I don't want to sound callous, but I've always wondered why some people care about the members of any band beyond the basic "I wish them well because I like their music." Their music is good. You only really see them doing their job. Why do you care what they do on the side?


Well, it's like, some people watch anime simply because they like animation, and then some people collect figurines and cosplay and create fanart/fanfics. Why NOT engage on a deeper level? Idols are entertainers first and musicians third (or possibly last), and the whole point is to use the music as a gateway and then take an interest in their individual characters as performers.

I think the mistake you are making is to take them as a music performance group, when they're really more of a variety troupe that just does music as its main focus.

If I wanted to like music for the sake of music I'd go down to the Symphony (which I do a few times every year). But am I ever going to feel affection toward the conductor? Is it possible to find the first-chair violinist endearing? Will I ever develop, God forbid, a sense of moe for the French Horn section? Impossible! Music-for-the-sake-of-music is so impersonal. That's where idols come in, manufactured as they may be—a friendly face and a warm handshake to go with all those cheery little songs.
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v1cious



Joined: 31 Dec 2002
Posts: 5058
Location: Fresno, TX

PostPosted: Thu Jul 08, 2010 2:23 pm Reply with quote
Raneth wrote:
Was this article supposed to be some hidden joke? Because it sounds like the interview didn't get much farther than eliciting the same basic responses you seem from a lot of these types of bands. Case in point, the typical "but I'll do my best to perform on stage without any hitches," response.

"The fact that they came up through the AKB ranks together has built a camaraderie so strong that they can almost finish each other's sentences when they respond." That's probably because they're used to responding the same way to tons of interviews. That's not exactly camaraderie.

Don't get me wrong, I'm not trying to insult the band. But I feel like the questions fans asked-which were actually questions I would want answered, such as where they will perform next-aren't the ego feeding questions you think they are. I like bands for their music, not for their personalities, and perhaps others do to. Maybe idol worship just isn't that big in America compared to Japan.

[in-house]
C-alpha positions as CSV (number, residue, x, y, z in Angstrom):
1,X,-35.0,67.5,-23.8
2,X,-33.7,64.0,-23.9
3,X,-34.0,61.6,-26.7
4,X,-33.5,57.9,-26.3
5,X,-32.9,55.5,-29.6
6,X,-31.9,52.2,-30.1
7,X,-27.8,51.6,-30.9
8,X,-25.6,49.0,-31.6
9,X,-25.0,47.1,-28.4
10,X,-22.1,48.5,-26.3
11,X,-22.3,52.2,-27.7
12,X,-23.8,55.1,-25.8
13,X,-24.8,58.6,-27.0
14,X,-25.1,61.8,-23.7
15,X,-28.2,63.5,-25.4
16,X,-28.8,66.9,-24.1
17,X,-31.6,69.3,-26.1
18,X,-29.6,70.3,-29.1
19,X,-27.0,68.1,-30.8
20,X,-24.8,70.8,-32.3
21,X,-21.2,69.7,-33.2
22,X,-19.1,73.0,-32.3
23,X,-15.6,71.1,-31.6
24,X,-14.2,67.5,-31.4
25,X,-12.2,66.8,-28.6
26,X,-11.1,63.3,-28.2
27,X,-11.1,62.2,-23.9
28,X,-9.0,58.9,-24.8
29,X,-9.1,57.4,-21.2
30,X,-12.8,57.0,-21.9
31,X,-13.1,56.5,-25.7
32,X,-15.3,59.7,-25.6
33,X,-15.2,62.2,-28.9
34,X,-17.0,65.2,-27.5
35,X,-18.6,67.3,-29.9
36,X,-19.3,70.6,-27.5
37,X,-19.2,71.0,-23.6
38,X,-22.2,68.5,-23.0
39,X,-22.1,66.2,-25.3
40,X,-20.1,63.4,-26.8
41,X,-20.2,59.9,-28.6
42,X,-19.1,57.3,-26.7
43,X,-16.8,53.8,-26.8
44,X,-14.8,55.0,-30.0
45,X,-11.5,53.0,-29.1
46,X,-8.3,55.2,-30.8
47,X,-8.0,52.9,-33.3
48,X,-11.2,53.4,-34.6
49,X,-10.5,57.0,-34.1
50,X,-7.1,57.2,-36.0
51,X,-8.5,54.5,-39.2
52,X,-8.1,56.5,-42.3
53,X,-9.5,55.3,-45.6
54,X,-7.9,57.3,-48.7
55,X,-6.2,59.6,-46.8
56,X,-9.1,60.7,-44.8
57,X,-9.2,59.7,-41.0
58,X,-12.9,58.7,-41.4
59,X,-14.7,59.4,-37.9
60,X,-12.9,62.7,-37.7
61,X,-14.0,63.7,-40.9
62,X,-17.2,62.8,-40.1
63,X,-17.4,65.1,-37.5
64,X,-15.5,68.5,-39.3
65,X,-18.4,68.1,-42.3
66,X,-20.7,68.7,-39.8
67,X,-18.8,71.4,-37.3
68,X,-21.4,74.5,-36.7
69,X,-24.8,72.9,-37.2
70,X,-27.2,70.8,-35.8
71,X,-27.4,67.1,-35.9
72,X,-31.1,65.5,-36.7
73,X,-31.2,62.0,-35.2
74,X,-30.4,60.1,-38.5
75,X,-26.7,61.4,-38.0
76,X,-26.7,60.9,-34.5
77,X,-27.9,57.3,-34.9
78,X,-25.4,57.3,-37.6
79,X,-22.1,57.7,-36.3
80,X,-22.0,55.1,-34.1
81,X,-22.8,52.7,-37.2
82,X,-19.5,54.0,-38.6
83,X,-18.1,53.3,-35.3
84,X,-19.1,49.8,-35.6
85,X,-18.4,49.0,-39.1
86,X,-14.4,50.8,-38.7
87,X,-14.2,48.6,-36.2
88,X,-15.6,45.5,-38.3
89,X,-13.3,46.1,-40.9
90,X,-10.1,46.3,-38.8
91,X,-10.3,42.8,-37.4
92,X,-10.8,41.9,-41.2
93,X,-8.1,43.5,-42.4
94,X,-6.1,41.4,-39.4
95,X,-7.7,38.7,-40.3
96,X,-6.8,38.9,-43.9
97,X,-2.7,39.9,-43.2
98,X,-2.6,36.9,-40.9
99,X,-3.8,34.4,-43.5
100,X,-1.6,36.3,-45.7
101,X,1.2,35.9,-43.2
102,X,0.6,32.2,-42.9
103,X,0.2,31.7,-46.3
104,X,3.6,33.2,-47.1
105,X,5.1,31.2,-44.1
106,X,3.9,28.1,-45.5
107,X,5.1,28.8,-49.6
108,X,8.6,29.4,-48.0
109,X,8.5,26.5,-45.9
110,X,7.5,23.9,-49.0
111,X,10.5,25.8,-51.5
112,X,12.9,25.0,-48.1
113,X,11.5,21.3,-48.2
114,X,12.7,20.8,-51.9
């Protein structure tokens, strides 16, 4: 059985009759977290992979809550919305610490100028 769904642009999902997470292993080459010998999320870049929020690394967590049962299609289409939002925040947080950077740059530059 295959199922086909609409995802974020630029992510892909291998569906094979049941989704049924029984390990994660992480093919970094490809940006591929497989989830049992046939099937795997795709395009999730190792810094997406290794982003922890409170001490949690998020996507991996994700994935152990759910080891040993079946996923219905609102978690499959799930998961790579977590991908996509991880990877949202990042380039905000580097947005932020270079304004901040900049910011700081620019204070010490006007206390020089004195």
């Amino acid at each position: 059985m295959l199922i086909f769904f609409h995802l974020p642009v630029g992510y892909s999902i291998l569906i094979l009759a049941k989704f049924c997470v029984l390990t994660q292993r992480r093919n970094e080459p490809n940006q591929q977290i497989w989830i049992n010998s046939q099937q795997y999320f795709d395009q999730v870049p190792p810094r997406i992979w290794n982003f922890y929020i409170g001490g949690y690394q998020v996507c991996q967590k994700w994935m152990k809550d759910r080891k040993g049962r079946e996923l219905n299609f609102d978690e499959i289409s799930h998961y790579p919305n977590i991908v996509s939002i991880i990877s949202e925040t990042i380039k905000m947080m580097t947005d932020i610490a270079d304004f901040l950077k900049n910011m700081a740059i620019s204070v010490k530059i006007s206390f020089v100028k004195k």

I don't want to sound callous, but I've always wondered why some people care about the members of any band beyond the basic "I wish them well because I like their music." Their music is good. You only really see them doing their job. Why do you care what they do on the side?


Gia Manry answered this awhile ago:

Quote:
in the US we force our stars to at least pretend to have souls. I remember a group interview with an idol that I never wound up publishing because the content was so worthless. One of the other people asked a question about how Japan's climate is currently all about "change" thanks to their recent shift in government, so was she doing anything to try and change her world, etc. In the US that would be a great excuse for some soundbite-- for the celeb to pimp a cause if they have one, or just to say something about how they just want to change the world by making people smile or some other such nonsense.

This girl completely blanked. I can't be sure the translation of the question was any good, but she just looked really confused and in the end her manager stepped in. People in Japan don't expect an idol to be worried about something like that, I think. But in the US that's absolutely the kind of question we ask of our music, TV, and movie stars.


long story short: most idols are kind of... dumb
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Ryo Hazuki



Joined: 01 Jan 2008
Posts: 260
Location: Finland

PostPosted: Thu Jul 08, 2010 2:29 pm Reply with quote
v1cious wrote:

long story short: most idols are kind of... dumb


Or just too busy to care about anything else than performing, practicing, posing for magazines and photobooks and sleeping.
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poonk



Joined: 05 Jun 2008
Posts: 1410
Location: In the Library with Philip

PostPosted: Thu Jul 08, 2010 7:29 pm Reply with quote
I actually got my first-ever look at AKB48 just last week when I was rather belatedly watching this year's 4.5 hour live SMAPxSMAP New Year's special*, the first hour or so of which has the guys making kaitenzushi for the entire group of 48. Shocked The interview portion was kinda chaotic (go figure) and the "Rules of AKB48" were a bit dubious (really, they have to bath together? That seemed like it was made up for the titillation factor); but it got more entertaining once they started feeding them while Nakai read "secrets" submitted by various members (like who sings off-key, who openly passes wind, who walks around naked a lot, etc.). I actually felt kind of bad for some of the girls then, though the SMAP guys seemed to try to divert attention with self-deprecating humor when it got too tense.

What struck me is, in a group that huge how could any one girl possibly hope to stand out? I'm fairly sure I'm not their target audience though, so perhaps it will forever remain a mystery to me.

*The episode's been fansubbed and I'd link the SMAP livejournal group where it's available if any AKB48 fans wanted a look but I guess it's technically a fansubbing site (even though there is zero chance of SxS being licensed) so I don't want to run afoul of The Rules. I'm sure anyone interested can do a little snooping on their own.
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Achilles001



Joined: 08 Jul 2010
Posts: 8
Location: AZ

PostPosted: Thu Jul 08, 2010 11:09 pm Reply with quote
Love the girls' reaction to the interviewer starting to speak Japanese.